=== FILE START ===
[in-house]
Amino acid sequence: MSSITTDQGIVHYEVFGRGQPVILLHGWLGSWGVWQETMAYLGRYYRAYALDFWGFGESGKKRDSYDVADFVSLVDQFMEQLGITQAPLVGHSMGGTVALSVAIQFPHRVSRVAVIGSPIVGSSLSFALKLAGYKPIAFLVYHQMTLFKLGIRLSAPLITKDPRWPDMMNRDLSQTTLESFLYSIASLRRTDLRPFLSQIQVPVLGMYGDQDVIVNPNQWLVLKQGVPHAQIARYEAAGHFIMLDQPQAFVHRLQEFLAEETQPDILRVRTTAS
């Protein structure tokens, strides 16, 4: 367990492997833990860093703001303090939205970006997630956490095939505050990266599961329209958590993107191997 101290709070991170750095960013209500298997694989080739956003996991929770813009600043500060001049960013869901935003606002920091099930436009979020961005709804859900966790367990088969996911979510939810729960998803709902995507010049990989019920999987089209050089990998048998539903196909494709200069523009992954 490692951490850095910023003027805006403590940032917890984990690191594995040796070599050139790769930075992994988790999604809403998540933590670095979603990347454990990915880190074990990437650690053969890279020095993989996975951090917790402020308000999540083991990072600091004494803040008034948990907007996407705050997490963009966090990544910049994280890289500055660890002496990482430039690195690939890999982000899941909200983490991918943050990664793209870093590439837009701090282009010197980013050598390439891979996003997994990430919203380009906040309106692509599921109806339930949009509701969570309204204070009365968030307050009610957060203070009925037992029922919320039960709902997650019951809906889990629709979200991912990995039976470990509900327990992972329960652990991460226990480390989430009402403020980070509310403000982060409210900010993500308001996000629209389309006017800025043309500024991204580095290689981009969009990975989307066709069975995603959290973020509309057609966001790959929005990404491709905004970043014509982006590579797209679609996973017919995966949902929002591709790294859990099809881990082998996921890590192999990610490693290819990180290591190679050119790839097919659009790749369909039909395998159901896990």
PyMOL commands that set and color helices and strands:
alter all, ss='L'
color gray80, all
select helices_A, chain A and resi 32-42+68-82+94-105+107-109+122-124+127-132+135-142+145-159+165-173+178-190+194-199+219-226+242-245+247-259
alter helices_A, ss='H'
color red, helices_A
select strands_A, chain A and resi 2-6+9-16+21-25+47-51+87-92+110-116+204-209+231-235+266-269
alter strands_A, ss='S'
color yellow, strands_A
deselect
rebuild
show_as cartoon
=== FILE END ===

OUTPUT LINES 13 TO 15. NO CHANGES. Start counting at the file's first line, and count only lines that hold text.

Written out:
deselect
rebuild
show_as cartoon